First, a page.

The president apparently woke up in a bad mood Friday morning and took it out on his Twitter account. "The Fake Media is working overtime today!" he tweeted. He also pushed his stale argument that the investigation into questions of collusion between Russian meddlers and his presidential campaign is nothing more than a Democratic fabrication to explain away how that party lost the election. Then he suggested canceling daily press briefings because his spokespeople can't get the White House facts straight (never mind that the facts seem to change with every breath the president takes).
Buried in the morning rant was a dangerously worded warning to James Comey, the recently fired director of the FBI: "James Comey better hope that there are no 'tapes' of our conversations before he starts leaking to the press!"
What exactly was the threat? That Trump did indeed record those conversations and he might release audio to rebut whatever comments Comey might make? That seems to be the clearest reading of a typically muddy Trump tweet. And if so, that means evidence should be available to shed light on how the president of the United States used a private meeting with his FBI director to seek inside information on the status of an investigation into the actions of some of Trump's campaign aides.
In his press briefing Friday morning (yes, he's still holding them), just hours after Trump's tweets, White House Press Secretary Sean Spicer refused to say whether the president had indeed recorded conversations with Comey (Democratic members of the House Judiciary Oversight Committee immediately requested copies of the tapes if they exist). And Spicer denied that Trump had asked Comey for his loyalty in a dinner meeting, as the New York Times reported. The story added that Comey declined but pledged that he would act honestly. Given how many lies, distortions and errors have come out of the White House press office since the inauguration, Spicer's denial of the New York Times version doesn't bear much weight.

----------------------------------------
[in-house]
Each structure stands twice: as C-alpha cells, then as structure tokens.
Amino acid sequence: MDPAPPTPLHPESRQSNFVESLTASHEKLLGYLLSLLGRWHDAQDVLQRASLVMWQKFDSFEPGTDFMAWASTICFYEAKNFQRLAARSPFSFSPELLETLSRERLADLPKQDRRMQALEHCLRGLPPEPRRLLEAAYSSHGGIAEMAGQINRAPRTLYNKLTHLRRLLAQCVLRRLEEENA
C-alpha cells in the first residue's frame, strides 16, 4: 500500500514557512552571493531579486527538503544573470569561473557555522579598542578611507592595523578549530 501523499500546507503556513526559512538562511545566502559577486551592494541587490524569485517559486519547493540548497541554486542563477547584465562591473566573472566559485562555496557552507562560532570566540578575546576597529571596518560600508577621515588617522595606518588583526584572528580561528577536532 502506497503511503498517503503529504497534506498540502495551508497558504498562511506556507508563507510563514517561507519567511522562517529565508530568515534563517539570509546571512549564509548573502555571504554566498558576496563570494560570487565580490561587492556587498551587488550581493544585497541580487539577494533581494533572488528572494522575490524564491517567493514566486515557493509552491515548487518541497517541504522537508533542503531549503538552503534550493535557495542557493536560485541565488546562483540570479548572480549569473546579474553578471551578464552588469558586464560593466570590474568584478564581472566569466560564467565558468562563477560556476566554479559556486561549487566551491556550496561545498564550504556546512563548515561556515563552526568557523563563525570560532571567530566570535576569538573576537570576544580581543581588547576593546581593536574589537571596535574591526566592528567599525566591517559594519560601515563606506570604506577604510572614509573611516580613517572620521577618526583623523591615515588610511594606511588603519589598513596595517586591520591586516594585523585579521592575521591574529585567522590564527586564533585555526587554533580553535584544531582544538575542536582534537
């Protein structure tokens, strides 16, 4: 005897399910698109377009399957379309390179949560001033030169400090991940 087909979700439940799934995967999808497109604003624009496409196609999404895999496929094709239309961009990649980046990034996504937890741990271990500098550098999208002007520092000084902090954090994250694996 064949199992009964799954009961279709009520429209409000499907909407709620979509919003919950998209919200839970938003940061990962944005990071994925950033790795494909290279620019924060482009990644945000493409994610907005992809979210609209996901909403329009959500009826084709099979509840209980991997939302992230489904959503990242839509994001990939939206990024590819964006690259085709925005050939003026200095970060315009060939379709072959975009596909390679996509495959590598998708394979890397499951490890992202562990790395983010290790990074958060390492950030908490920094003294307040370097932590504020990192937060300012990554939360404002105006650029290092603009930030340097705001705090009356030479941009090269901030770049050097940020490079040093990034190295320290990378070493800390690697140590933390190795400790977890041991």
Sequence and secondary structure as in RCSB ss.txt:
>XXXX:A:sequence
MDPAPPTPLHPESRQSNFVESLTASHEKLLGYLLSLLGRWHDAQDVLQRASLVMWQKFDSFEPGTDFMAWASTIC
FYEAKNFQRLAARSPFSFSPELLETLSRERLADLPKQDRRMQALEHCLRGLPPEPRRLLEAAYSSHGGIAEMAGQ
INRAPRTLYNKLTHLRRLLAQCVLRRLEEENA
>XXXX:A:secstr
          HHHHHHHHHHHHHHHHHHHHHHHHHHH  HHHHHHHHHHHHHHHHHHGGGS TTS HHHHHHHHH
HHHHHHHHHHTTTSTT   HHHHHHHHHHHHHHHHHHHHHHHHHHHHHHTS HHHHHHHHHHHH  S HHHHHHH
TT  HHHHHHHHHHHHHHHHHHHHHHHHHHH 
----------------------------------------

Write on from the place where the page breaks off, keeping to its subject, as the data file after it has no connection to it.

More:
This is dangerous ground when the nation's presumption whenever the president or his spokespeople say something has to be disbelief. Nothing can be taken at face value, from White House estimates of the size of the inauguration crowd, to Spicer denying that Trump's effort to block entry of refugees and travelers from a number of predominantly Muslim countries is a "ban" (the word Trump has used), to the events that led to Comey's dismissal.
Most alarming, though is that Trump himself doesn't understand that the president of the United States is powerful, but not omnipotent, something he seems to crave as part of an irrepressible authoritarian instinct. He doesn't want to be president, he wants to be emperor. He has praised Philippine President Rodrigo Duterte, shrugging off the anti-crime crusader's admissions that he has murdered. He congratulated Turkish President Recep Tayyip Erdogan on a referendum that shifted power from the parliament to his own office. His adoration of Russian President Vladimir Putin borders on the embarrassing.
Leaks from the White House disclose a president who lashes out at aides when news coverage churns beyond his control. He has threatened to change libel laws to make it easier to sue over articles he doesn't like (and is seemingly oblivious to the fact that libel laws are state-level and beyond his reach). Never mind the Supreme Court's history of defending the media's 1st Amendment right to publish what it wants about public figures as long as the material is factual or that errors were not published with malice or reckless disregard for the truth. Though Trump also has disparaged the courts — again, after he didn't get his way.
Confronted with political opposition in Congress, Trump's response was to question the rules under which Congress operates and, defying the separation of powers, suggested he, as president, would try to change Senate rules.
"There are archaic rules, and maybe at some point, we're going to have to take those rules on, because for the good of the nation, things are going to have to be different," Trump told Fox News. "You can't go through a process like this. It's not fair, it forces you to make bad decisions."
So just because the president couldn't get Congress to bend to his will, he wants to change how Congress — which he doesn't control — operates. So much for the self-vaunted deal closer.
No one knows how this mess will settle out. Did Trump campaign aides collude with Russia in the run-up to the election? Has Trump gone further than breaking with tradition and meddled in a federal investigation with his questioning of Comey? Will the House or Senate committees ostensibly mounting investigations actually get anywhere? Will the FBI? Will the nation get the special prosecutor it so desperately needs to cut through the smoke, denials and obfuscations to get at least a semblance of a clear picture of whether Trump aides worked with Russia, and whether Comey's dismissal was an attempt to interfere with the investigation?
We can have the audacity of hope (a phrase Trump did not coin), I suppose, but as Benjamin Franklin warned: "He that lives upon hope will die fasting."